Life’s rich tapestry
By the dawn of the 1930s, radio was bringing the entire world to listeners’ living rooms
“I am just an ordinary housewife with little time for reading at my disposal, but I do look forward to a quiet hour or so… As I thread my needle, I may hear that I am to visit an African village, look at flowers or insects with that ‘inner eye’, or sing myself breathless in Sir Walford’s ‘cross-country run’.” These words – taken from a letter to the Radio Times’ weekly Selections from the Editor’s Post Bag – capture perfectly radio’s power to fire listeners’ imaginations, as this still relatively new form of mass communication entered the 1930s.
Selections from the Editor’s Post Bag presented the whole gamut of readers’ views – the only qualification was that they adhered to principles of good taste and free speech. One editor named it a “Marble Arch corner in print”.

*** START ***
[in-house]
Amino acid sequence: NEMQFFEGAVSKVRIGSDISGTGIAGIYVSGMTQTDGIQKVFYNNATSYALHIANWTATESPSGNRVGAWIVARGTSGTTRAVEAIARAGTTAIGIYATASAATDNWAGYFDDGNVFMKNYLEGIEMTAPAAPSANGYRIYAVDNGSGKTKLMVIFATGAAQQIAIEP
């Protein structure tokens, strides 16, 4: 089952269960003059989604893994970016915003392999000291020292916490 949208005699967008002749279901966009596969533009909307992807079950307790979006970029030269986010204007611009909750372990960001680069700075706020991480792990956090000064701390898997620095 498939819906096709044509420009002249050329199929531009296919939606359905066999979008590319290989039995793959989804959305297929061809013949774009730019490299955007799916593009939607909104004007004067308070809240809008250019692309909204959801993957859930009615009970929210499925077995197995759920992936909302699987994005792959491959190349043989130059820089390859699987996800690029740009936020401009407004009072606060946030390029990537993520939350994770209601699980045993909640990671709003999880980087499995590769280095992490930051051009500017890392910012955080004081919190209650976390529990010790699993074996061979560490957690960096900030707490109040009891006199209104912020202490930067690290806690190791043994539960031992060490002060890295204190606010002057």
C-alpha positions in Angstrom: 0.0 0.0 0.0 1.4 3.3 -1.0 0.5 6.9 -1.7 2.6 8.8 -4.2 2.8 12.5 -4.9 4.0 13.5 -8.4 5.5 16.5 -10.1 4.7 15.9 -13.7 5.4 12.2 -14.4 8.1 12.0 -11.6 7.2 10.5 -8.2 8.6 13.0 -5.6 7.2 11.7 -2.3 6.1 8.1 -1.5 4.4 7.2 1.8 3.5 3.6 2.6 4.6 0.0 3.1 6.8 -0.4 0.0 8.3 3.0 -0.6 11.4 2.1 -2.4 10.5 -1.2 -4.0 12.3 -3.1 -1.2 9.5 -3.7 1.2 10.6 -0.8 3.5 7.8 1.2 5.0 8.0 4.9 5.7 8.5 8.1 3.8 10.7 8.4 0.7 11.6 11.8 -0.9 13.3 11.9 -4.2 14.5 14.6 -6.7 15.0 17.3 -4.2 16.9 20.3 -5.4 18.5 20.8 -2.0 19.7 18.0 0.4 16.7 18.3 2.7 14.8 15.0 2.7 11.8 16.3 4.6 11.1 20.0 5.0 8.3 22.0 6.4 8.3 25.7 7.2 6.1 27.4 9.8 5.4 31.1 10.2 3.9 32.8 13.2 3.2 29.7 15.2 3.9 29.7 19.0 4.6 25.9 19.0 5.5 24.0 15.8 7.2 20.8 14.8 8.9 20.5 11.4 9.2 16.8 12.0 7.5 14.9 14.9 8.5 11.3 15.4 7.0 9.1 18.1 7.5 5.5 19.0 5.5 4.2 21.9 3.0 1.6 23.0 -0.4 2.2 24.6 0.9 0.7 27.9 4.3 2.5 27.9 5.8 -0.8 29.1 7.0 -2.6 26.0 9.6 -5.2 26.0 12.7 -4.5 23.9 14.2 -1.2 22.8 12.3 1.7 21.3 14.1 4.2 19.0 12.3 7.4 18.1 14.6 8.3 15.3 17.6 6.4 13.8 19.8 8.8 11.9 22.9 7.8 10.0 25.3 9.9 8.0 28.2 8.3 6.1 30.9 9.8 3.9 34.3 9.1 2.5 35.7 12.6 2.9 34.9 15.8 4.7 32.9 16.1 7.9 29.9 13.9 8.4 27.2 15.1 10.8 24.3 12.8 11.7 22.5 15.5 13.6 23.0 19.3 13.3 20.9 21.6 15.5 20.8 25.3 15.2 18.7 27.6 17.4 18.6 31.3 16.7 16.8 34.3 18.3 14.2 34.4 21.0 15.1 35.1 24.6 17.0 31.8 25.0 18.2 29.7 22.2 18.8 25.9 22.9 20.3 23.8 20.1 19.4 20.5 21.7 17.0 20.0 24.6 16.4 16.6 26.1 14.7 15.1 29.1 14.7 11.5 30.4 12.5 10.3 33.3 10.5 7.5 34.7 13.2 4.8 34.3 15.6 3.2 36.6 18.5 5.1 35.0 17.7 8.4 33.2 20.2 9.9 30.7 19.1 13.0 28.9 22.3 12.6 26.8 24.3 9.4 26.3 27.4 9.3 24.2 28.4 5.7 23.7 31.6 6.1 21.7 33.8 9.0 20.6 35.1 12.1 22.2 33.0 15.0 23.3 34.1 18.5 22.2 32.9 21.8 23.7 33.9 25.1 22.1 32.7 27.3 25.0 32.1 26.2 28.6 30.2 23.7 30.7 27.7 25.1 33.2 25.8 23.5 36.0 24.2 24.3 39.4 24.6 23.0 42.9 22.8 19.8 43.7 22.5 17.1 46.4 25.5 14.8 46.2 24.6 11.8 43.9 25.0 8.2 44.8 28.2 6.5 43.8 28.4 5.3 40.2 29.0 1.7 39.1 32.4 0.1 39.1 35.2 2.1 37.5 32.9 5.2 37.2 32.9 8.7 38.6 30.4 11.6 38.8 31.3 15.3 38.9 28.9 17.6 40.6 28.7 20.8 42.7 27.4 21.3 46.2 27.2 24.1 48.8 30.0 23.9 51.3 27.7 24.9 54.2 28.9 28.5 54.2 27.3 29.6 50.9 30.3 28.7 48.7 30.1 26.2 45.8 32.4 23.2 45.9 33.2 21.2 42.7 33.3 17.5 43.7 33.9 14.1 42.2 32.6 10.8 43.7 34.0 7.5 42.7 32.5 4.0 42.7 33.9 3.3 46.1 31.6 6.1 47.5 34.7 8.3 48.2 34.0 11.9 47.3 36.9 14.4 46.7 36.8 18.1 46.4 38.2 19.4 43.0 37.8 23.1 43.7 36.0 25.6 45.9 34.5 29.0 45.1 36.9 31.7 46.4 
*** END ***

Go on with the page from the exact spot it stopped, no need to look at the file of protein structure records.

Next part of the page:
Not all correspondence was complimentary. One irate lieutenant-colonel listed “glaring mistakes” in the 1933 military radio play The Fantastic Battle.
Despite such quibbles, by the 1930s more and more listeners were praising radio’s educational value – especially when it was aimed at children. Programmes covering not only music, literature and science, but also practical and imaginative material, did much to prepare pupils for life after school, as well as broaden their horizons.
Window onto a new world: a family tunes into a radio broadcast, c1930